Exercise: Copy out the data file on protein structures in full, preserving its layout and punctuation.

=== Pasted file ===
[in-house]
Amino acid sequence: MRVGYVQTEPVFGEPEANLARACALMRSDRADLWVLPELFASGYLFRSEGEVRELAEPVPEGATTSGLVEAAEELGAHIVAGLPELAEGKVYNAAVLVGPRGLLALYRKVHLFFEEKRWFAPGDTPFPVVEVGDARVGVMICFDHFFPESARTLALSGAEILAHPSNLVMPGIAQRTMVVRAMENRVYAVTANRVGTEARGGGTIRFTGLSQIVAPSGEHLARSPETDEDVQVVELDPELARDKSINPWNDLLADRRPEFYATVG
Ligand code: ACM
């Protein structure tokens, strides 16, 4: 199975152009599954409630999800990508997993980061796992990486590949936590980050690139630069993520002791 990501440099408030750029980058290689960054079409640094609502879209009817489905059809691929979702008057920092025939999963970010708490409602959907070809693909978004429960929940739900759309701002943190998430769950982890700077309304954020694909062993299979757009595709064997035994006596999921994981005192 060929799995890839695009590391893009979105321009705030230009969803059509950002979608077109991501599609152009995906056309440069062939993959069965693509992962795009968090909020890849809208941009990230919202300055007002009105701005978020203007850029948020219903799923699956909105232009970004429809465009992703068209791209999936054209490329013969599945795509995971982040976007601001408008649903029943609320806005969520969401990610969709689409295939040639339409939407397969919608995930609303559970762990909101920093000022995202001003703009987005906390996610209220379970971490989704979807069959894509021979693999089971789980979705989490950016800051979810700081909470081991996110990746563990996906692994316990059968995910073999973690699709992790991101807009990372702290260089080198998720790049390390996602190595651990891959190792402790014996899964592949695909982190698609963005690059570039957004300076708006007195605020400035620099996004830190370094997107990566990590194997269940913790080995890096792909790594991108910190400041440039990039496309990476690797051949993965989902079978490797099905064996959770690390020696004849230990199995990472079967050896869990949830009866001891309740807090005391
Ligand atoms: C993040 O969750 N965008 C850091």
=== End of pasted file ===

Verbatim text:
[in-house]
Amino acid sequence: MRVGYVQTEPVFGEPEANLARACALMRSDRADLWVLPELFASGYLFRSEGEVRELAEPVPEGATTSGLVEAAEELGAHIVAGLPELAEGKVYNAAVLVGPRGLLALYRKVHLFFEEKRWFAPGDTPFPVVEVGDARVGVMICFDHFFPESARTLALSGAEILAHPSNLVMPGIAQRTMVVRAMENRVYAVTANRVGTEARGGGTIRFTGLSQIVAPSGEHLARSPETDEDVQVVELDPELARDKSINPWNDLLADRRPEFYATVG
Ligand code: ACM
């Protein structure tokens, strides 16, 4: 199975152009599954409630999800990508997993980061796992990486590949936590980050690139630069993520002791 990501440099408030750029980058290689960054079409640094609502879209009817489905059809691929979702008057920092025939999963970010708490409602959907070809693909978004429960929940739900759309701002943190998430769950982890700077309304954020694909062993299979757009595709064997035994006596999921994981005192 060929799995890839695009590391893009979105321009705030230009969803059509950002979608077109991501599609152009995906056309440069062939993959069965693509992962795009968090909020890849809208941009990230919202300055007002009105701005978020203007850029948020219903799923699956909105232009970004429809465009992703068209791209999936054209490329013969599945795509995971982040976007601001408008649903029943609320806005969520969401990610969709689409295939040639339409939407397969919608995930609303559970762990909101920093000022995202001003703009987005906390996610209220379970971490989704979807069959894509021979693999089971789980979705989490950016800051979810700081909470081991996110990746563990996906692994316990059968995910073999973690699709992790991101807009990372702290260089080198998720790049390390996602190595651990891959190792402790014996899964592949695909982190698609963005690059570039957004300076708006007195605020400035620099996004830190370094997107990566990590194997269940913790080995890096792909790594991108910190400041440039990039496309990476690797051949993965989902079978490797099905064996959770690390020696004849230990199995990472079967050896869990949830009866001891309740807090005391
Ligand atoms: C993040 O969750 N965008 C850091």